Book title: iWoz: From Computer Geek to Cult Icon
Author: Steve Wozniak
I really wanted to like this book. Woz is a geek icon, after all, and the early stories of his life and inventions are the stuff of legend. They had to be better coming straight from the horse’s mouth, right?
The stories themselves are interesting: redesigning commercial devices on paper to reduce the number of chips, why colour was so important to him, knocking together Breakout in a few sleepless days, making the Apple I. And there’s all of Woz’s pranks over the years.
But the problem is, Woz just doesn’t have the gift of storytelling. All through the book, I felt like I was simply reading a transcription of stories that he’s been telling in person every time he speaks for the past 20 years. (Reading the afterword, I’m pretty sure that I’m right on this regard.) Okay, so they were scrubbed for um and ah, but that’s about it. It gives the book a conversational tone that makes me feel like he’s skipping over all the really interesting stuff.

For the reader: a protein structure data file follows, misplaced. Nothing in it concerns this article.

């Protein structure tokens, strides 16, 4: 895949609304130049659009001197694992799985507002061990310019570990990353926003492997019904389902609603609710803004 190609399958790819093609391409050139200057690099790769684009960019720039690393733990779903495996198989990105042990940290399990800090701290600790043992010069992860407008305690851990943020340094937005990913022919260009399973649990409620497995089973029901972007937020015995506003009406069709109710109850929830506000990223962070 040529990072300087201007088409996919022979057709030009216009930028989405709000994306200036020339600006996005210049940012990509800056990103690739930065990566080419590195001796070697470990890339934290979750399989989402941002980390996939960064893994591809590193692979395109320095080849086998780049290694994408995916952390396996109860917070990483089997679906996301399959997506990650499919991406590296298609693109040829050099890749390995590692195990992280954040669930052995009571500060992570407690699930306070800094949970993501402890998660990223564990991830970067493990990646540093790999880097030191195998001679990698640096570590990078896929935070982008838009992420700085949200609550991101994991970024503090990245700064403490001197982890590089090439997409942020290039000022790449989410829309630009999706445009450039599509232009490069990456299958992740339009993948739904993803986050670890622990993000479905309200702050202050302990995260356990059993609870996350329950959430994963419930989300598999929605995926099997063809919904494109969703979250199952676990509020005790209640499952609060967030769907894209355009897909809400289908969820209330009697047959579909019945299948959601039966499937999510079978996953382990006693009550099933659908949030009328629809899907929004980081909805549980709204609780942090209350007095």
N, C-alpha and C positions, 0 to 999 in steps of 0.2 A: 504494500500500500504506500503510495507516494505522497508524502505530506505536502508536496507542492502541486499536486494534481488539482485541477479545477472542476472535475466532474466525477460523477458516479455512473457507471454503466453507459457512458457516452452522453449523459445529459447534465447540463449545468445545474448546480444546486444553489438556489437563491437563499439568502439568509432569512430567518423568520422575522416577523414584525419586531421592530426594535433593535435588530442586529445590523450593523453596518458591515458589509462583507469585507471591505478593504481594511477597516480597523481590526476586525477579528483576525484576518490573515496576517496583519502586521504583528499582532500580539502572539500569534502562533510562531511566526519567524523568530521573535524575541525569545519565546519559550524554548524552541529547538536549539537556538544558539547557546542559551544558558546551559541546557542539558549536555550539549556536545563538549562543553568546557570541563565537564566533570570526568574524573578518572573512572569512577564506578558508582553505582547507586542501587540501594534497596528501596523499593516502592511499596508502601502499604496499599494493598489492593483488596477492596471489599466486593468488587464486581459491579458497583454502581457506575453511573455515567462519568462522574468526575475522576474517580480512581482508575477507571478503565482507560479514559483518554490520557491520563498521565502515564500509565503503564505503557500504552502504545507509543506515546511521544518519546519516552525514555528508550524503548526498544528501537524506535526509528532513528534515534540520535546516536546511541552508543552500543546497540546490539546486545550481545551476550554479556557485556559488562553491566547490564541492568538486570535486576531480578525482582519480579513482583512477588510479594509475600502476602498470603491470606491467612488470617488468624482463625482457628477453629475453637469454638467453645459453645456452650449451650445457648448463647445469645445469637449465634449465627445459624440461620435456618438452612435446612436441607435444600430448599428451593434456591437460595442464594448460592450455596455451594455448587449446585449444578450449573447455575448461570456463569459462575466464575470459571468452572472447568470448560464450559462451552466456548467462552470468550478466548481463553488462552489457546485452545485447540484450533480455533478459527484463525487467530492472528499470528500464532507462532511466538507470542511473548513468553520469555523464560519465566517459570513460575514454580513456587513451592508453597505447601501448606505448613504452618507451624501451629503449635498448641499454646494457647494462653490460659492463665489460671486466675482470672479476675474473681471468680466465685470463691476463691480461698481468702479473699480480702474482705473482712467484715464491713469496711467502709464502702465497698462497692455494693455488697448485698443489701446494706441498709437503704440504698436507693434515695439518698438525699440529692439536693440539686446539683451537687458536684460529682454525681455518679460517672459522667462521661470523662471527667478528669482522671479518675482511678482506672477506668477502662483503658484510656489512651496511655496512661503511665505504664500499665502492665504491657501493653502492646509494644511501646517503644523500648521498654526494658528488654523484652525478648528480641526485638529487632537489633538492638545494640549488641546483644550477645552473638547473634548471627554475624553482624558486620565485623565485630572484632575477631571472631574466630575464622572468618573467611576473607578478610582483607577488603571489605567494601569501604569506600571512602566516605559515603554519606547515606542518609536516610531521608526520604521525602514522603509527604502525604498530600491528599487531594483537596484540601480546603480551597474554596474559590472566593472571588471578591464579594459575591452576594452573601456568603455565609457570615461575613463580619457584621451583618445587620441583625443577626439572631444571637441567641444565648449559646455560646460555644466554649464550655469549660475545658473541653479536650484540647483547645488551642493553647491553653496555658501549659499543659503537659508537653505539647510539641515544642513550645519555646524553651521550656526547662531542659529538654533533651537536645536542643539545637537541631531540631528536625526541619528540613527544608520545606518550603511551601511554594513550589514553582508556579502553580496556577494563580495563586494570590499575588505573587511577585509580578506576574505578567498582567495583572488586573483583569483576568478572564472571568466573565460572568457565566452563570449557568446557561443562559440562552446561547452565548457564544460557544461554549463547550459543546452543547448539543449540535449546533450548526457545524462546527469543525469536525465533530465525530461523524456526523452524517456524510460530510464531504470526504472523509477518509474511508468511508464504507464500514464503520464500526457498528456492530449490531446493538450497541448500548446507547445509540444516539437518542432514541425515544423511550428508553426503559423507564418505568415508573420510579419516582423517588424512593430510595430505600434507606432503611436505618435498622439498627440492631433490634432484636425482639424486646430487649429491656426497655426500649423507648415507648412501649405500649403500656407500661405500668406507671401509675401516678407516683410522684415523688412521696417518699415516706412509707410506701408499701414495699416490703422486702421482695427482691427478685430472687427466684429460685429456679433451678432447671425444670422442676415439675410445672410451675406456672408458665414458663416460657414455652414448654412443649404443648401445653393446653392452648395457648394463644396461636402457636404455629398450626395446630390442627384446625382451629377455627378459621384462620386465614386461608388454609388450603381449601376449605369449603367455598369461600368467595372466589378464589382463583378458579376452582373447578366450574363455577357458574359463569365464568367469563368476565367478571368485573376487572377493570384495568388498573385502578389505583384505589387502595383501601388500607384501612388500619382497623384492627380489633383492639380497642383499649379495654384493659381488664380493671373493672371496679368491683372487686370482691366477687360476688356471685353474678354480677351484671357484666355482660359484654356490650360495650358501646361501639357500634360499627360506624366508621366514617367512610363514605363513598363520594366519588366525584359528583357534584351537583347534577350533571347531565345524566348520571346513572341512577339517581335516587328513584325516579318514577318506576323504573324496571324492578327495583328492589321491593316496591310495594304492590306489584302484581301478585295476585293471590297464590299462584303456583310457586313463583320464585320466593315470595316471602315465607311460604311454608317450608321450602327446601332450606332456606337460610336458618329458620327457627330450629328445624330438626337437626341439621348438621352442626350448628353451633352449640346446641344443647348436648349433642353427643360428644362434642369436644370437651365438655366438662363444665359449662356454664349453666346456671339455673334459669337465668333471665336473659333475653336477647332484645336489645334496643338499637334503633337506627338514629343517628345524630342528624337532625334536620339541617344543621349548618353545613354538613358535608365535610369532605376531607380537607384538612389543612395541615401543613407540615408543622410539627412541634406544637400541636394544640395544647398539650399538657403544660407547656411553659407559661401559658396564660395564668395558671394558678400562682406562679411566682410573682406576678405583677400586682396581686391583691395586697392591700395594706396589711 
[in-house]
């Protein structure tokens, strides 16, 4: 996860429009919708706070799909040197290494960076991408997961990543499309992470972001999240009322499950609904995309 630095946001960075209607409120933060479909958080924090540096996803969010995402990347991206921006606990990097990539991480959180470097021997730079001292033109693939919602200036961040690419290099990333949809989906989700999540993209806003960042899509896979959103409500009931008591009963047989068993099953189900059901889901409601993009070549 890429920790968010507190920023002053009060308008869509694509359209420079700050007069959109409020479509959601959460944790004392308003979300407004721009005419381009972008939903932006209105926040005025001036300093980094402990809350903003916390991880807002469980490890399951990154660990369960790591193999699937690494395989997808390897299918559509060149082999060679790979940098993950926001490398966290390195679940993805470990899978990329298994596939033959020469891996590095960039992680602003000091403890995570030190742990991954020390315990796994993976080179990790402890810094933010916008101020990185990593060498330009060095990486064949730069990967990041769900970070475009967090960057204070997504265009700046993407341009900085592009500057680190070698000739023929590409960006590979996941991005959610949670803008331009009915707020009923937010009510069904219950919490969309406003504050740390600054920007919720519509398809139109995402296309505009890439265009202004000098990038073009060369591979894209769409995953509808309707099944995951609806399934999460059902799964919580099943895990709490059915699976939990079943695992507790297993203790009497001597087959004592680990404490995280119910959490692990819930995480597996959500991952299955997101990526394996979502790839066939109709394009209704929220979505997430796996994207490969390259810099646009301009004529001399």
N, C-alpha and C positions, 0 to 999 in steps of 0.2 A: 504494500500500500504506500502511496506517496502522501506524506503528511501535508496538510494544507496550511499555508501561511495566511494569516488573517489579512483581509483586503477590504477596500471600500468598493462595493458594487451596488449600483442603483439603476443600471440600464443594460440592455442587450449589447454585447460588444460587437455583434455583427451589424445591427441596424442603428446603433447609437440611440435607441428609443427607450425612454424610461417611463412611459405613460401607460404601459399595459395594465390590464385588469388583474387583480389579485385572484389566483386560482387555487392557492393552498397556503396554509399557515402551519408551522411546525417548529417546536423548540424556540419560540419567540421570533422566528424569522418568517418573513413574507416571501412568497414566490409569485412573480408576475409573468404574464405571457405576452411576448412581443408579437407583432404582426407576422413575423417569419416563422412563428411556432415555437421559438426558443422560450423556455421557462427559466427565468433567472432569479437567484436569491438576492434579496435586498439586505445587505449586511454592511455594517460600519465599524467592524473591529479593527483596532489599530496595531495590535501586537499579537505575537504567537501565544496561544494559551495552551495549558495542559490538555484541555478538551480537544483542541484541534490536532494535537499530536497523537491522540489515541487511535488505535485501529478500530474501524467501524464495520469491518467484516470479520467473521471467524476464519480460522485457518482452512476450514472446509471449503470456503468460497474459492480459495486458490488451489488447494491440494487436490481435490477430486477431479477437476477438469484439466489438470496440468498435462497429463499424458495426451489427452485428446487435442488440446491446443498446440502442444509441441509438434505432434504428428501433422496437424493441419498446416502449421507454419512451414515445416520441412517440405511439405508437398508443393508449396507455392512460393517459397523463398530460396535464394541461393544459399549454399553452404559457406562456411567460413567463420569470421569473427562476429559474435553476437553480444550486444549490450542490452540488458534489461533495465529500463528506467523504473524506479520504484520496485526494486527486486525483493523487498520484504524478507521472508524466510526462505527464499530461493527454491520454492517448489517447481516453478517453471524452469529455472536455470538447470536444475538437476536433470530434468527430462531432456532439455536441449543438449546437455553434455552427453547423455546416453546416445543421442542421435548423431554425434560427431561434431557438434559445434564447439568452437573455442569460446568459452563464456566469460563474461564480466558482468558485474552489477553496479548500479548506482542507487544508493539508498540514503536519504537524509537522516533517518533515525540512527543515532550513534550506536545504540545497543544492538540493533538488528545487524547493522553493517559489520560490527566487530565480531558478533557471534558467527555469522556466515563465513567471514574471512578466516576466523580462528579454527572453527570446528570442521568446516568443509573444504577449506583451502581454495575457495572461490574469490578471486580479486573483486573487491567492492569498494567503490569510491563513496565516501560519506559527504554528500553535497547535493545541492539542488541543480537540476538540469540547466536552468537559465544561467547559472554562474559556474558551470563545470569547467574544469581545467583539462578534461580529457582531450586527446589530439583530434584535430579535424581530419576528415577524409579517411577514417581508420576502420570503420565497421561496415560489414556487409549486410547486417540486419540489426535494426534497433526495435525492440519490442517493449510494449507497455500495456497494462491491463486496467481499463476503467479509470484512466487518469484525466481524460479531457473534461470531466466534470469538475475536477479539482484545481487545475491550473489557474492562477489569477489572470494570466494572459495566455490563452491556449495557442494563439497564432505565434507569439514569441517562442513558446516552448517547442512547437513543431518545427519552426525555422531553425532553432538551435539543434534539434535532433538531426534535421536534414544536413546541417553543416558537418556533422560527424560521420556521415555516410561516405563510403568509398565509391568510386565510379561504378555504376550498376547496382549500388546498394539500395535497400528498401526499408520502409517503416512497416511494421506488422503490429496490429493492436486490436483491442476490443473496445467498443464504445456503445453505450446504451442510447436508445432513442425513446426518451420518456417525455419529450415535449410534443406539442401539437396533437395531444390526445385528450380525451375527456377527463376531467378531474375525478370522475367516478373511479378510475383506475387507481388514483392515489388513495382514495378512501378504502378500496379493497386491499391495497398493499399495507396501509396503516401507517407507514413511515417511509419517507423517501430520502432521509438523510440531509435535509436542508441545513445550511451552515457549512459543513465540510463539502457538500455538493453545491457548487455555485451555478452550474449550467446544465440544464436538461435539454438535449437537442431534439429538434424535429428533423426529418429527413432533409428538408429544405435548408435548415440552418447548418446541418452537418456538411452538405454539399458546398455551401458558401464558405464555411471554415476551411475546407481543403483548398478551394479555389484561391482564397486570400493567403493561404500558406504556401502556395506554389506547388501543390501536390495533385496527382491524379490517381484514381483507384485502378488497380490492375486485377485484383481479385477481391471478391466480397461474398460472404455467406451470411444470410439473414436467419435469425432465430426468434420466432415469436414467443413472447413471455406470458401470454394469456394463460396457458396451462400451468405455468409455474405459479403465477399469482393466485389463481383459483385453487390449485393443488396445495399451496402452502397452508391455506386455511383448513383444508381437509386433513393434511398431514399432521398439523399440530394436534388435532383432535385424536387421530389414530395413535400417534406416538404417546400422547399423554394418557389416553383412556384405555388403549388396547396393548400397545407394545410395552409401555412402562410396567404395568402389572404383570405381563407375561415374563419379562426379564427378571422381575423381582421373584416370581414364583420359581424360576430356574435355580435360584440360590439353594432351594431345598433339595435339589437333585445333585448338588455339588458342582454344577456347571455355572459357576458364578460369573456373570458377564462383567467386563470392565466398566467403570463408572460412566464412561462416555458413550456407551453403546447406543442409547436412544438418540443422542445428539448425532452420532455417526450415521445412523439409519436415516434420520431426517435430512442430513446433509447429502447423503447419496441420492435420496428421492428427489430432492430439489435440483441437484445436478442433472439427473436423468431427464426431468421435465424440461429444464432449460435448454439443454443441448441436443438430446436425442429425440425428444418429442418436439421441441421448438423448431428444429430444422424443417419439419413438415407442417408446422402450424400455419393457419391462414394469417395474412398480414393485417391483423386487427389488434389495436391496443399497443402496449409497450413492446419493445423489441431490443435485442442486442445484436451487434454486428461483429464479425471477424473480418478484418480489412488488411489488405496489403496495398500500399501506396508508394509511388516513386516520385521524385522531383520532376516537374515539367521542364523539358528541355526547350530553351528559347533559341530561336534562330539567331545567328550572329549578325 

With the loving touch of a good editor, this could have been a much better book. As it stands now, it’s simply disappointing. It was immensely repetitive, with one particularly egregious case being a story repeated four pages later. There wasn’t nearly enough about the early days of Apple, nor about Woz’s departure from the company. The tone of the book was entirely too self-congratulatory, with hardly a page going by where Woz didn’t say how clever he is. It trails off post-Apple.
If you’re interested in the history of computing, and specifically Woz’s contribution to it, there are many other places to start that will give you a much better picture. Read this book only after you’ve read those.